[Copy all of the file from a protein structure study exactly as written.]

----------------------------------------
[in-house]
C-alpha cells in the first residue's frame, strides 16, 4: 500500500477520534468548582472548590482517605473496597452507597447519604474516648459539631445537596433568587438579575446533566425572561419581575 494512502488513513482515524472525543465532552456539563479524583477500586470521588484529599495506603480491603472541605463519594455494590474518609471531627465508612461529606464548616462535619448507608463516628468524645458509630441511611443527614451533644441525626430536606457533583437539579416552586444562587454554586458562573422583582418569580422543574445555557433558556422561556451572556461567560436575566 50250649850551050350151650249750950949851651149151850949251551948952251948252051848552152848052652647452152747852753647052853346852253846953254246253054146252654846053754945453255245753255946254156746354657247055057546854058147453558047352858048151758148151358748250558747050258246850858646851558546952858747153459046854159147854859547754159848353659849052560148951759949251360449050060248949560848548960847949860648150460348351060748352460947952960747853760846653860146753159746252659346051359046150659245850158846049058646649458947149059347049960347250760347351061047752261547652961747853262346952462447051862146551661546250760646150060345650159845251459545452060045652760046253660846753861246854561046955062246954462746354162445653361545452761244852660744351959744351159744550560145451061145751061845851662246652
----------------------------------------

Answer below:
[in-house]
C-alpha cells in the first residue's frame, strides 16, 4: 500500500477520534468548582472548590482517605473496597452507597447519604474516648459539631445537596433568587438579575446533566425572561419581575 494512502488513513482515524472525543465532552456539563479524583477500586470521588484529599495506603480491603472541605463519594455494590474518609471531627465508612461529606464548616462535619448507608463516628468524645458509630441511611443527614451533644441525626430536606457533583437539579416552586444562587454554586458562573422583582418569580422543574445555557433558556422561556451572556461567560436575566 50250649850551050350151650249750950949851651149151850949251551948952251948252051848552152848052652647452152747852753647052853346852253846953254246253054146252654846053754945453255245753255946254156746354657247055057546854058147453558047352858048151758148151358748250558747050258246850858646851558546952858747153459046854159147854859547754159848353659849052560148951759949251360449050060248949560848548960847949860648150460348351060748352460947952960747853760846653860146753159746252659346051359046150659245850158846049058646649458947149059347049960347250760347351061047752261547652961747853262346952462447051862146551661546250760646150060345650159845251459545452060045652760046253660846753861246854561046955062246954462746354162445653361545452761244852660744351959744351159744550560145451061145751061845851662246652